Natural Killer Cell Testing

The effect of mifepristone on the peripheral blood natural killer cell's cytotoxicity and expression of CD94/NKG2A and NKG2D during the implantation phase.

To investigate the effect of mifepristone on peripheral blood natural killer cell's (pbNK) cytotoxicity and the expression of the inhibitory receptor CD94/NKG2A and the activated receptor NKG2D on pbNK cells.

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mbryonic implantation: cytokines, adhesion molecules, and immune cells in establishing an implantation environment.

Successful implantation is an absolute requirement for the reproduction of species, including humans.

The process by which a foreign blastocyst is accepted by the maternal endometrium is complex and requires interplay of many systems.

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Mifepristone as an anti-implantation contraceptive drug: roles in regulation of uterine natural killer cells during implantation phase.

To investigate the immunological mechanism of low-dose mifepristone acting as a contraceptive at the level of the endometrium.

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Clinical implication of natural killer cells and reproduction.

The regulation of natural killer (NK) cells in the peripheral blood and endometrial layers has been associated with reproductive immunopathology such as recurrent spontaneous abortions (RSA), infertility of implantation failures, or pre-eclampsia.

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Uterine NK cell development, migration and function.

Uterine natural killer (uNK) cells represent the predominant lymphocytes in the uterus during early pregnancy and in the secretory phase of the menstrual cycle.

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Uterine natural killer cells are immunogenic in syngeneic male mice.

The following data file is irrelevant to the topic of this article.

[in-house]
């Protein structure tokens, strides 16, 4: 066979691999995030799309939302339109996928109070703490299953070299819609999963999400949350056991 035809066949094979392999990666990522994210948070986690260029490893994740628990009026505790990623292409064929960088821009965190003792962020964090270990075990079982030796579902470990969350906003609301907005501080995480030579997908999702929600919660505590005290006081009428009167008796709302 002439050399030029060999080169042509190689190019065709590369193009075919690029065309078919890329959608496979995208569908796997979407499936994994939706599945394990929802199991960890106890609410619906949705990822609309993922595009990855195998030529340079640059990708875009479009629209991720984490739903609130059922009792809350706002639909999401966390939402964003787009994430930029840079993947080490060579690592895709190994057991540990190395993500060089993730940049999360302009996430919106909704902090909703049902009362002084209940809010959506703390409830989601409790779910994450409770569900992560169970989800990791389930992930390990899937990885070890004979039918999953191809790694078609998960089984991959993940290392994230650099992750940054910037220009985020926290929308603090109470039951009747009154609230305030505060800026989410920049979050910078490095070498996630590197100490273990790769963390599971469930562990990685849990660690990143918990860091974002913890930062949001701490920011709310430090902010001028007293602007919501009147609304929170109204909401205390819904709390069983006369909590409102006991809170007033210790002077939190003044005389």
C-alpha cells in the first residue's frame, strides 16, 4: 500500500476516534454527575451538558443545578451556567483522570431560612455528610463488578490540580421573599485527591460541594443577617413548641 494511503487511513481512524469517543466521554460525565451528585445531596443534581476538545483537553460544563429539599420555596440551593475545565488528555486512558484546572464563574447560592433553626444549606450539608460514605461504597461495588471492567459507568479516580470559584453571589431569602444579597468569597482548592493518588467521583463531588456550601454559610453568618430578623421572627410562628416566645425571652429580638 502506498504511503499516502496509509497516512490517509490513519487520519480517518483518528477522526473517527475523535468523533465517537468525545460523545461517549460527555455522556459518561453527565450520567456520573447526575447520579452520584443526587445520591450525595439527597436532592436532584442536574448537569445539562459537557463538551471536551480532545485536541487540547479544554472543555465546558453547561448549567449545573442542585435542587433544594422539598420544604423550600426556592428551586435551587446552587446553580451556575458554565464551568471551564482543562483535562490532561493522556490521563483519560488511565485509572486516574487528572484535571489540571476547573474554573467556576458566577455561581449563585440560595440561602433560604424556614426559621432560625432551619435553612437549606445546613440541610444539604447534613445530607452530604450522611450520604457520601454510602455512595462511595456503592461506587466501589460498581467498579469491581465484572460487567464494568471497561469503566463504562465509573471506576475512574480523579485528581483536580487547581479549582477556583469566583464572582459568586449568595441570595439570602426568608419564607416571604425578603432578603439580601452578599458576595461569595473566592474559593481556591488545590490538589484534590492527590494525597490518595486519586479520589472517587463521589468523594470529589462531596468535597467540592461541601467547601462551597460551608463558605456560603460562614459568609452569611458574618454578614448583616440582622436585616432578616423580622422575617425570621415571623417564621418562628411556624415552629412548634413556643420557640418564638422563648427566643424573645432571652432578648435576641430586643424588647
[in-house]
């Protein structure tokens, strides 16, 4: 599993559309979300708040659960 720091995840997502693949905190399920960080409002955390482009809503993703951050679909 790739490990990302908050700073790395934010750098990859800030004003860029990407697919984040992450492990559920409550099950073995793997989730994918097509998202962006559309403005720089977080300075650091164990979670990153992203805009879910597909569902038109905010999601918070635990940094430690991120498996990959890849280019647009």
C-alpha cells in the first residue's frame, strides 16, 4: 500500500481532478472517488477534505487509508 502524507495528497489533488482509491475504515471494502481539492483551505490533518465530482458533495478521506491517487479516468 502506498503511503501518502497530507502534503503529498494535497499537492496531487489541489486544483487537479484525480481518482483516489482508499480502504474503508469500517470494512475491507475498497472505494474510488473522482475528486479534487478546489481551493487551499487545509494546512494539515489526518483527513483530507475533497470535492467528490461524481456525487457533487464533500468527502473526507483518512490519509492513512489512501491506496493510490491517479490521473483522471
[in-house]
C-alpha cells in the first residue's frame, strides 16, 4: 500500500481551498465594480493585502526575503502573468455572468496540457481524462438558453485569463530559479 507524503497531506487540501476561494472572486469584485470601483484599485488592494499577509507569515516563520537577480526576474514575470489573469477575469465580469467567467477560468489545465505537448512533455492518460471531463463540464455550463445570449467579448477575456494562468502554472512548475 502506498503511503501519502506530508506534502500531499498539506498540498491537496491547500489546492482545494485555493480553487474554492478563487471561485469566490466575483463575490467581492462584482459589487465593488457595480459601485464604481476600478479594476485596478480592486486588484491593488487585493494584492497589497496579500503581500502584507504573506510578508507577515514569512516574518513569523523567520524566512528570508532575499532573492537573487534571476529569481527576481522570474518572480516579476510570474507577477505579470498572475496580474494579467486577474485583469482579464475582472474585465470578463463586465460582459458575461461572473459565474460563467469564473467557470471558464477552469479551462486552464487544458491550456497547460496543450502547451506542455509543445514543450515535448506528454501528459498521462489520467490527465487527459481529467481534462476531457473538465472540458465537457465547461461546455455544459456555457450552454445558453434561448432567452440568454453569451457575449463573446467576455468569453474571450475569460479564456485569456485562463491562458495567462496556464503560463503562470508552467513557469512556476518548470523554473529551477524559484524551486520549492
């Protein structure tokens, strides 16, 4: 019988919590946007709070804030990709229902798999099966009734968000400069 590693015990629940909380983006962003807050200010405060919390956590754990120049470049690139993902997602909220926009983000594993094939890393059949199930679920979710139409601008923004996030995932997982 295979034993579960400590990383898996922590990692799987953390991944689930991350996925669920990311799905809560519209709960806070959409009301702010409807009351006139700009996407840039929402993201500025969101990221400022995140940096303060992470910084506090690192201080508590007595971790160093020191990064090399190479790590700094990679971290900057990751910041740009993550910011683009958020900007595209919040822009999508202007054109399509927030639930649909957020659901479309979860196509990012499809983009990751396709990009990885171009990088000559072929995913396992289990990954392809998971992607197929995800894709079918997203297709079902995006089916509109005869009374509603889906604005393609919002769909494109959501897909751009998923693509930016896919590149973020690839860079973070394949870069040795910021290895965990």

Uterine natural killer (uNK) cells expand rapidly during endometrial decidualization and account for 70% of leukocytes in early gestational uteri of humans and rodents.

These cells make unique contributions to pregnancy, contributing to the success of embryo implantation and maintenance of decidual tissue that supports placental and fetal development.

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Uterine natural killer cells, implantation failure and recurrent miscarriage

Uterine natural killer (uNK) cells are the most abundant leukocytes in preimplantation endometrium and early pregnancy decidua.

Maternal uNK cells are adjacent to, and have the ability to interact directly with, fetal trophoblasts. uNK cells can secrete an array of cytokines that are important in angiogenesis and thus placental development and the establishment of pregnancy.

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Accumulation of uterine CD16(-) natural killer (NK) cells: friends, foes, or Jekyll-and-Hyde relationship for the conceptus?

Human cycling endometrium and early pregnant decidua are infiltrated by a unique lymphocyte subset of CD16(-) natural killer (NK) cells, which are minor cells in circulating blood and other organs.

The number of uterine (u) CD16(-) NK cells rises sharply after ovulation. If pregnancy occurs, uCD16(-) NK cells increase further in number, but are shed during the menstrual period. uCD16(-) NK cells have the potential to produce cytokines and growth factors that play important roles in embryo implantation and placentation, but they are armed with cytolytic cytoplasmic granules.

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The role of decidual natural killer cells in normal placentation and in the pathogenesis of preeclampsia.

Adequate invasion of the human placenta during the first weeks of pregnancy is a critical step in ensuring both fetal and maternal health.

A rapidly expanding body of evidence suggests that decidual natural killer (dNK) cells, a distinct population of CD56brightCD16- lymphocytes, are key regulators of this complex process.

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Emerging role of uterine natural killer cells in establishing pregnancy

Normal pregnancy has been considered as a controlled state of inflammation at an early stage of blastocyst implantation that subsequently develops systemically.

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